We all know and love the Higgs boson — which to physicists' chagrin has been mistakenly tagged in the media as the "God particle" — a subatomic particle first spotted in the Large Hadron Collider (LHC) back in 2012. That particle is a piece of a field that permeates all of space-time; it interacts with many particles, like electrons and quarks, providing those particles with mass, which is pretty cool.
But the Higgs that we spotted was surprisingly lightweight. According to our best estimates, it should have been a lot heavier. This opens up an interesting question: Sure, we spotted a Higgs boson, but was that the only Higgs boson? Are there more floating around out there doing their own things?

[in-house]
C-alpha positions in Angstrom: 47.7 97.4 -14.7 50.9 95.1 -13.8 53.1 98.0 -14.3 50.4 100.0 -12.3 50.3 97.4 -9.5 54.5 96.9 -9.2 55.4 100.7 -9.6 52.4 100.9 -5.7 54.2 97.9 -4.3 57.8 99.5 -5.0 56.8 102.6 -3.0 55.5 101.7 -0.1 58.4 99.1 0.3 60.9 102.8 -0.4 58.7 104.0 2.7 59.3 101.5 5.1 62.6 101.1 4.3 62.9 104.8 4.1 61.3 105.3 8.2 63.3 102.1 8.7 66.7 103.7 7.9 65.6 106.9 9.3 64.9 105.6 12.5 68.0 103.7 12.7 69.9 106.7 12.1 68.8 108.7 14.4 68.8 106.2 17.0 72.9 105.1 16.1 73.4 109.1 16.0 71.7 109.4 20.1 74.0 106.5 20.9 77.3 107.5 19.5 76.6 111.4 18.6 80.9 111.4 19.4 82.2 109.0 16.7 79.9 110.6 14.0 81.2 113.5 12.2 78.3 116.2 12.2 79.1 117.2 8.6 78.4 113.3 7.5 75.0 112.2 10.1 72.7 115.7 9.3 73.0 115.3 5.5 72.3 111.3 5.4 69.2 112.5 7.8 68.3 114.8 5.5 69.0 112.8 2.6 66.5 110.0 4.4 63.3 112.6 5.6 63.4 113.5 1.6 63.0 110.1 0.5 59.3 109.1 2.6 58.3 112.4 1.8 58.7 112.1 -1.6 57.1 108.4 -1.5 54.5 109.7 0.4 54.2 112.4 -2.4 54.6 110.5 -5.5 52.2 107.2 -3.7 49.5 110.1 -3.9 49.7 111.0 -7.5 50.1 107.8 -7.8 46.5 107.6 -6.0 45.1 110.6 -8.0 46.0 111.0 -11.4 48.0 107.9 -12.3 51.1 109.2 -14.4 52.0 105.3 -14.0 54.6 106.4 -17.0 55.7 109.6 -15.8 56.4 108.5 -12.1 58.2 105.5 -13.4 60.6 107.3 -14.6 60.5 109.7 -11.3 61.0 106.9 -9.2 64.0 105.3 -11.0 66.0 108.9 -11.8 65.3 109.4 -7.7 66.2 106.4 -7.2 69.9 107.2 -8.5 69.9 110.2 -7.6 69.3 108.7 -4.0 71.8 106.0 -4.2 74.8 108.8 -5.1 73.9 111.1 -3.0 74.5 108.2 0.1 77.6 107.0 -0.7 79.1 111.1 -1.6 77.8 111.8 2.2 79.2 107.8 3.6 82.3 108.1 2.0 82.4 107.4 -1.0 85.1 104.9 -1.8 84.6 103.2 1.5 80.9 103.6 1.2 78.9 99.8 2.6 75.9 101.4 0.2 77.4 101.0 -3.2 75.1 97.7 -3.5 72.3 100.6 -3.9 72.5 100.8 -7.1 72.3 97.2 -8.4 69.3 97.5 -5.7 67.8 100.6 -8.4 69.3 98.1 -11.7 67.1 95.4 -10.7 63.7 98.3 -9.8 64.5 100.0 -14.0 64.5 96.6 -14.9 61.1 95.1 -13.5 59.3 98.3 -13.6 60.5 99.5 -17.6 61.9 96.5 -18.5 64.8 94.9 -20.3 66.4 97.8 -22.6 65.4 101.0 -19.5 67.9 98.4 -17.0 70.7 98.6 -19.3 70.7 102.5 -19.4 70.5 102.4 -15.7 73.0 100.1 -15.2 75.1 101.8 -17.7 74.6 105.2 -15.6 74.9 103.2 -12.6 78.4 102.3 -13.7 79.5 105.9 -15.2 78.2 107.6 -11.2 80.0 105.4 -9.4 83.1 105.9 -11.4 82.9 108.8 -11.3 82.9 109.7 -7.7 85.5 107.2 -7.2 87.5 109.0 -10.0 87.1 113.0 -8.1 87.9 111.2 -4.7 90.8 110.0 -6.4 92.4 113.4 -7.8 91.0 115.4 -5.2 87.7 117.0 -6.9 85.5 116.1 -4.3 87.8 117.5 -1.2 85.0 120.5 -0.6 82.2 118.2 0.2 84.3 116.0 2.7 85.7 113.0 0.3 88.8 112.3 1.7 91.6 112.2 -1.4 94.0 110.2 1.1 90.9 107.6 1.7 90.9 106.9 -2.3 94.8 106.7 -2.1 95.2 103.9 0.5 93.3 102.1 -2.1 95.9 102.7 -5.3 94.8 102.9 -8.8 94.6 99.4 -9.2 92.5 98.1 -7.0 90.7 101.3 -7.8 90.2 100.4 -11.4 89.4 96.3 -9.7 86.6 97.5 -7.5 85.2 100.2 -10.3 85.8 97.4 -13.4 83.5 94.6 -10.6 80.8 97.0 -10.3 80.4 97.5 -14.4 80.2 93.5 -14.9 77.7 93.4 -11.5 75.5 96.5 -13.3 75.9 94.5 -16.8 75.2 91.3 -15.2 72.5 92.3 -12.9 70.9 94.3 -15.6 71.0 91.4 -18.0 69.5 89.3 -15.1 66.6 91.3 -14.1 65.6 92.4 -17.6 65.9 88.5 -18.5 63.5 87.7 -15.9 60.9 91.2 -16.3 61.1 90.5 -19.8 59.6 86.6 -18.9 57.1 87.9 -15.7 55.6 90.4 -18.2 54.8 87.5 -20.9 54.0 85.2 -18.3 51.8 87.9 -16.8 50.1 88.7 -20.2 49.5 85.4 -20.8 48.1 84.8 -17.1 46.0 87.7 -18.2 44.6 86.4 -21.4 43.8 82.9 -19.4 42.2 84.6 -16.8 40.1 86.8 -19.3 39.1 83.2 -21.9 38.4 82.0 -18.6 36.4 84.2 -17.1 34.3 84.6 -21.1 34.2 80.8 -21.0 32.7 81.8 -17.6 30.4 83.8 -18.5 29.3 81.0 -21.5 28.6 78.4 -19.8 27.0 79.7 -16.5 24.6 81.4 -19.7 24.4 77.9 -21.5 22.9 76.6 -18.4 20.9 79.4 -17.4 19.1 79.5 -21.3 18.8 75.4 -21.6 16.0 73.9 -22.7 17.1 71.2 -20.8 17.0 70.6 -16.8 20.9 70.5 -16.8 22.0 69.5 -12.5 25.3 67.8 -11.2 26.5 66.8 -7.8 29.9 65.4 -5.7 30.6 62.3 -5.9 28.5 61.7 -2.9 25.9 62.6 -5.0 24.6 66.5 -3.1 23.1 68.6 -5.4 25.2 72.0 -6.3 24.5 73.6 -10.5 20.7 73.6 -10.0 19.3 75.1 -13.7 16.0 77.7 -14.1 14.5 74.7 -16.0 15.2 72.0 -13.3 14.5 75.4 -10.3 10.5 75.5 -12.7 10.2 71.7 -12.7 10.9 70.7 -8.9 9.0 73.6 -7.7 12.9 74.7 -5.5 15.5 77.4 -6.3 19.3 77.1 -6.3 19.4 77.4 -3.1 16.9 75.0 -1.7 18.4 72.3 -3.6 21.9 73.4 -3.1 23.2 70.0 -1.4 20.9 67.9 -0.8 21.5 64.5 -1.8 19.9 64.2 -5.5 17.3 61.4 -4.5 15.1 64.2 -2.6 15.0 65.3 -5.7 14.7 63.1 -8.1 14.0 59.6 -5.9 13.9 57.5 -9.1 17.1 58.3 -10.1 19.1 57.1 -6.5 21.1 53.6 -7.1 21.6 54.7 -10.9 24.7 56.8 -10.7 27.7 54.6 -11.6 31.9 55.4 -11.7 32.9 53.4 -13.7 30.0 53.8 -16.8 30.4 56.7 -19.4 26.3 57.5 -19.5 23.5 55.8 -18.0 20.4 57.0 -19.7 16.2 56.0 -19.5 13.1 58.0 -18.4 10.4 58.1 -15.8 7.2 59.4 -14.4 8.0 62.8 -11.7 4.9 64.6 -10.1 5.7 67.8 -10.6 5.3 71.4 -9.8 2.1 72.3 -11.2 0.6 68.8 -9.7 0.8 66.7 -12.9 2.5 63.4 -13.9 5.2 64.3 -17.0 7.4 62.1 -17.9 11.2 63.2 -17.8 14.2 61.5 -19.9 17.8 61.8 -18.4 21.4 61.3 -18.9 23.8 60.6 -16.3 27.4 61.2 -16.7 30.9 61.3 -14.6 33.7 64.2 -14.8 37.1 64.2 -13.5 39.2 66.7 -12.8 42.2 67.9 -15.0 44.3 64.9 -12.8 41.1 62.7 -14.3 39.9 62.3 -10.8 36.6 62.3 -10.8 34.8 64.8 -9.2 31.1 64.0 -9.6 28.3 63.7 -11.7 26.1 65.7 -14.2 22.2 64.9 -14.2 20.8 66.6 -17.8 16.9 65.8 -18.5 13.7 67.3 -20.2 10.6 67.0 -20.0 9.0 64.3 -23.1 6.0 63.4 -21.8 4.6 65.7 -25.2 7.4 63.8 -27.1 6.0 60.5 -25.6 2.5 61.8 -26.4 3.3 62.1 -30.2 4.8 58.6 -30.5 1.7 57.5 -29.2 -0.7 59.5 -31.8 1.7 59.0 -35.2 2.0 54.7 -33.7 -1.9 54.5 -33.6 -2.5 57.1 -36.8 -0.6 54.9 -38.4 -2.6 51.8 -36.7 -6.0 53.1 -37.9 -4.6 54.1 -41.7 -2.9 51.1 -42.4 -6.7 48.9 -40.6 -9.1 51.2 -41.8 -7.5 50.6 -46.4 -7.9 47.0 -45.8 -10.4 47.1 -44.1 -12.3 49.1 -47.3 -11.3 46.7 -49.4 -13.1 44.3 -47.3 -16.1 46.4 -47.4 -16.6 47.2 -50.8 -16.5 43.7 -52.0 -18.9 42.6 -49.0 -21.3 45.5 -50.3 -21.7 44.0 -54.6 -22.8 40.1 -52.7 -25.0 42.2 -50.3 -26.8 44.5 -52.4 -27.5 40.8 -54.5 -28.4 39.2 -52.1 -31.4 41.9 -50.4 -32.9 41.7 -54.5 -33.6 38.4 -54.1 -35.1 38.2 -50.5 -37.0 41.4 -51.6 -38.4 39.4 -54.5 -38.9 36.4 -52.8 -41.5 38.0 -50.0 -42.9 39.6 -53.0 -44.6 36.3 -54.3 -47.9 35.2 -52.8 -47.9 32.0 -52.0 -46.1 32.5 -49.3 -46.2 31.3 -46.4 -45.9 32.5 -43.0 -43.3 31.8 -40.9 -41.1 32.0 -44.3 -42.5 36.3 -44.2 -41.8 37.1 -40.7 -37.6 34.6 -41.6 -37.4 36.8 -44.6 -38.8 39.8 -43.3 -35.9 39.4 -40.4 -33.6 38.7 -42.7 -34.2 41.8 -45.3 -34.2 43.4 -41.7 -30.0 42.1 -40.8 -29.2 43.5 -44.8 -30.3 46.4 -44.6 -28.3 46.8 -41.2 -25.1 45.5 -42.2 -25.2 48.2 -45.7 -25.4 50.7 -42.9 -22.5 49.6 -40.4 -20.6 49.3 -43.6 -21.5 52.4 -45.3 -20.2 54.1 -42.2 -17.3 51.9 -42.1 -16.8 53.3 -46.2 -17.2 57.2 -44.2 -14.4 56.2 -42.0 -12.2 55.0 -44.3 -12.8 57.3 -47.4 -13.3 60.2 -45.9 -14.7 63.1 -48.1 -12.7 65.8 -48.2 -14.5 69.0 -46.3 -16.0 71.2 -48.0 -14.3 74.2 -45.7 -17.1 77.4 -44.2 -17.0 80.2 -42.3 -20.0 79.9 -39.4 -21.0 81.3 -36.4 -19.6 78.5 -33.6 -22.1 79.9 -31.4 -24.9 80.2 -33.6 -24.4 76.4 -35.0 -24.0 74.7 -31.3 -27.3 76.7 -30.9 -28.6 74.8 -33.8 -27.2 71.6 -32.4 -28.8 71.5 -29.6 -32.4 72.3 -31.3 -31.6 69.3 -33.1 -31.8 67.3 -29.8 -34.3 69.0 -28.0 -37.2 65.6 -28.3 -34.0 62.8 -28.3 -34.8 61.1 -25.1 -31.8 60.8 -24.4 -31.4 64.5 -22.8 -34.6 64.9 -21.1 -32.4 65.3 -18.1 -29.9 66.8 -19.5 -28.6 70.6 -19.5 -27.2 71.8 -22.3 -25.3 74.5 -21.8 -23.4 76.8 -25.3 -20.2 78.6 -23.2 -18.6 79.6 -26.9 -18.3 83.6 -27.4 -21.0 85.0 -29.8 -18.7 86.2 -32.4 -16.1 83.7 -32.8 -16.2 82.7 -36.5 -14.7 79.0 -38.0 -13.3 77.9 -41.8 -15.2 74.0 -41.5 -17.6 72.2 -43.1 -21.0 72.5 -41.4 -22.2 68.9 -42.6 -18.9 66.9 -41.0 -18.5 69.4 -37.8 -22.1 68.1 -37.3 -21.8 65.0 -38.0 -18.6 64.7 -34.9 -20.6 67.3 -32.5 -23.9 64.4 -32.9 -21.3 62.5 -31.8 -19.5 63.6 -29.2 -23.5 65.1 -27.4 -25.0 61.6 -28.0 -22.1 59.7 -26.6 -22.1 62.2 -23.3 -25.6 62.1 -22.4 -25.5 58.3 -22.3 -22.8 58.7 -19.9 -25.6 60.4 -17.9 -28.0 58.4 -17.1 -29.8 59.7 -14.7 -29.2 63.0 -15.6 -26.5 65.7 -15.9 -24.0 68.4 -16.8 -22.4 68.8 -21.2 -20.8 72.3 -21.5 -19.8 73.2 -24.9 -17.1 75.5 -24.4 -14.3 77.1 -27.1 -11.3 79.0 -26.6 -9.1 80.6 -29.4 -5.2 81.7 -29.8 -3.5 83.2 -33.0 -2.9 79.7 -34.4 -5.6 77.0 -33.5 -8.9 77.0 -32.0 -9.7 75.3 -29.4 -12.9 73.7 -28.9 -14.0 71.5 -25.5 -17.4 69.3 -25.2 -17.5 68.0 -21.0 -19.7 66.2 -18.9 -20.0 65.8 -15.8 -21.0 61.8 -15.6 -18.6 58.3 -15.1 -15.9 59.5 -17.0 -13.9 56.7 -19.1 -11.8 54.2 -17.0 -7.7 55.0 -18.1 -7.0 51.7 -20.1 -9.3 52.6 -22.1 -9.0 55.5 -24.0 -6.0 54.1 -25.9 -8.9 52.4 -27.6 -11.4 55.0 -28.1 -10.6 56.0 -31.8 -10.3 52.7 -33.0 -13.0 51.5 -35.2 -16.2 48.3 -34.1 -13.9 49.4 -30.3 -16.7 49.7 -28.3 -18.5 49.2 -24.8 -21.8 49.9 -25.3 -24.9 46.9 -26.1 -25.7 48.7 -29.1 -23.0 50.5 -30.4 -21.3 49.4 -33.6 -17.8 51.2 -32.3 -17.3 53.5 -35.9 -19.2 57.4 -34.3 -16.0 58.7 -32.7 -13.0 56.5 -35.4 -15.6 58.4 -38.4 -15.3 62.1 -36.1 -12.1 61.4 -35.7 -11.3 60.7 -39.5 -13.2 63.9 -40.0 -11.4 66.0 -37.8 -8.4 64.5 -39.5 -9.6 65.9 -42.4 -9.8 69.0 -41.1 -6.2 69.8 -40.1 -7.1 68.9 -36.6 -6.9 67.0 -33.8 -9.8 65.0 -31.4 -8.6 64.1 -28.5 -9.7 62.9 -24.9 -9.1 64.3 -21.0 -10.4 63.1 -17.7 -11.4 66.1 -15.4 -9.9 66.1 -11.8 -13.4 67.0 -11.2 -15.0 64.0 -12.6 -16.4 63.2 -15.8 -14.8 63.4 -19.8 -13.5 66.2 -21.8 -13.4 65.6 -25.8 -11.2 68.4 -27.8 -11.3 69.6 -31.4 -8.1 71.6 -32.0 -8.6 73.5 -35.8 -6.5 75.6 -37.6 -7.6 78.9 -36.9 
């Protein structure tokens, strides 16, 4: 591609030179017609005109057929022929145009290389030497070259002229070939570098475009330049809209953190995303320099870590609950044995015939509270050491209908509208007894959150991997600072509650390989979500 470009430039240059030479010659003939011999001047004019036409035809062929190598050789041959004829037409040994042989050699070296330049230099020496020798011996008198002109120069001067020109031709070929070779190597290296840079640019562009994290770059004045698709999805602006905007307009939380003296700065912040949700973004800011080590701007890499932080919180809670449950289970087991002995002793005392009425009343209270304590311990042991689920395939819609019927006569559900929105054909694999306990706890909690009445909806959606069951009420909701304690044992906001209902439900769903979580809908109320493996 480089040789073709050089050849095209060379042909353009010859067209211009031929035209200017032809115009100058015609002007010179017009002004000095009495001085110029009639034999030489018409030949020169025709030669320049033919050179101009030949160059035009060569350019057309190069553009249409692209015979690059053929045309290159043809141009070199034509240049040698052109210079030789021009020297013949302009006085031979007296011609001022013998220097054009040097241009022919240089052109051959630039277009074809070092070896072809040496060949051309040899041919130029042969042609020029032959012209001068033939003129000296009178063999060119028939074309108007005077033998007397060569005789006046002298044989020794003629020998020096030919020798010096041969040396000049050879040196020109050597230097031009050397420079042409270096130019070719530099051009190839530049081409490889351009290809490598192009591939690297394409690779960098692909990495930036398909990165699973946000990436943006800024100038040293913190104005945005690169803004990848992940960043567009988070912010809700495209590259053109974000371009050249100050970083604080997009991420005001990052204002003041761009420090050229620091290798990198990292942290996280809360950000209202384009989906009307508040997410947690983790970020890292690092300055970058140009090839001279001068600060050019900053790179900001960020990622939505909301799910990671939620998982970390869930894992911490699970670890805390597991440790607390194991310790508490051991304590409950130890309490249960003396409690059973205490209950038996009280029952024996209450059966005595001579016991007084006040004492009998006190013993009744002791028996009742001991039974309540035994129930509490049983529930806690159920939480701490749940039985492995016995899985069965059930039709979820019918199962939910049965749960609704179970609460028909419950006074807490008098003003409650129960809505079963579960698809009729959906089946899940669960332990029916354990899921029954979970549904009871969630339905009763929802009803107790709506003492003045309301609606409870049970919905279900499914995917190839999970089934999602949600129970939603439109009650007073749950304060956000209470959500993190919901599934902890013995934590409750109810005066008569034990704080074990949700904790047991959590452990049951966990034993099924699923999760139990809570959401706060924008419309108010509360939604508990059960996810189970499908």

Though we don't have any evidence yet of a heavier Higgs, a team of researchers based at the LHC, the world's largest atom smasher, is digging into that question as we speak. And there's talk that as protons are smashed together inside the ring-shaped collider, hefty Higgs and even Higgs particles made up of various types of Higgs could come out of hiding. [Beyond Higgs: 5 Elusive Particles That May Lurk in the Universe]
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you other scientists can't deny
I thought it said "bisons." I'm kind of disappointed.
All skill is in vain when an angel wastes down the barrel of your rifle.